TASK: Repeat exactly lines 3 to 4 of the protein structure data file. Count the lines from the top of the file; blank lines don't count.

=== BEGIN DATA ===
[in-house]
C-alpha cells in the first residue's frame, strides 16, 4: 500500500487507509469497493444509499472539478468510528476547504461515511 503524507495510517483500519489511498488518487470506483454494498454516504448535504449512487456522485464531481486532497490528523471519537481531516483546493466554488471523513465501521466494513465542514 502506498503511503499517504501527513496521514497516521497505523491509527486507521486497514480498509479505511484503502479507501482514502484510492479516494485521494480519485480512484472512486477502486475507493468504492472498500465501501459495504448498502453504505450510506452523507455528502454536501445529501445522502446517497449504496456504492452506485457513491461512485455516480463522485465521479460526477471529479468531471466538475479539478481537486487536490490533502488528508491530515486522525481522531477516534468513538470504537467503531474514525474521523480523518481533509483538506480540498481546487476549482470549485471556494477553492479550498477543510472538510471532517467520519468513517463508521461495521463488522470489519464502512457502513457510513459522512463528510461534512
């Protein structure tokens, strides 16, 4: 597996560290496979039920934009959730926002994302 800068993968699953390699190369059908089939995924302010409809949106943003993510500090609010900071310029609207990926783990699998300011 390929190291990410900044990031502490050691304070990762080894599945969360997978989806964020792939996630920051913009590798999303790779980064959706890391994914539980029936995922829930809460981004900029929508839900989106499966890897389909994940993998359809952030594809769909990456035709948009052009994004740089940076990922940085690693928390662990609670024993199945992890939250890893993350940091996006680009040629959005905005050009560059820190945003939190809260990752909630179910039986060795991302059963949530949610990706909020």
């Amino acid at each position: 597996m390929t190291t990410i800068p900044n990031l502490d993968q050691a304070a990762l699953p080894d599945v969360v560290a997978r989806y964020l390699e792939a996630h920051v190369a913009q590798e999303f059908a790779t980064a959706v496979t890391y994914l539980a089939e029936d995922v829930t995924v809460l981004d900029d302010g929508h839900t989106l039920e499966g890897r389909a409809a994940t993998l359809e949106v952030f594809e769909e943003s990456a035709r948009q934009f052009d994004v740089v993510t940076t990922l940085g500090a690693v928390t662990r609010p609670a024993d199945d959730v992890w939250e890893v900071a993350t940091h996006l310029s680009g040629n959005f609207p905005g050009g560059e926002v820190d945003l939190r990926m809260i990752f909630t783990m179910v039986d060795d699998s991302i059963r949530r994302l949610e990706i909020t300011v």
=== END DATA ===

């Protein structure tokens, strides 16, 4: 597996560290496979039920934009959730926002994302 800068993968699953390699190369059908089939995924302010409809949106943003993510500090609010900071310029609207990926783990699998300011 390929190291990410900044990031502490050691304070990762080894599945969360997978989806964020792939996630920051913009590798999303790779980064959706890391994914539980029936995922829930809460981004900029929508839900989106499966890897389909994940993998359809952030594809769909990456035709948009052009994004740089940076990922940085690693928390662990609670024993199945992890939250890893993350940091996006680009040629959005905005050009560059820190945003939190809260990752909630179910039986060795991302059963949530949610990706909020």
């Amino acid at each position: 597996m390929t190291t990410i800068p900044n990031l502490d993968q050691a304070a990762l699953p080894d599945v969360v560290a997978r989806y964020l390699e792939a996630h920051v190369a913009q590798e999303f059908a790779t980064a959706v496979t890391y994914l539980a089939e029936d995922v829930t995924v809460l981004d900029d302010g929508h839900t989106l039920e499966g890897r389909a409809a994940t993998l359809e949106v952030f594809e769909e943003s990456a035709r948009q934009f052009d994004v740089v993510t940076t990922l940085g500090a690693v928390t662990r609010p609670a024993d199945d959730v992890w939250e890893v900071a993350t940091h996006l310029s680009g040629n959005f609207p905005g050009g560059e926002v820190d945003l939190r990926m809260i990752f909630t783990m179910v039986d060795d699998s991302i059963r949530r994302l949610e990706i909020t300011v």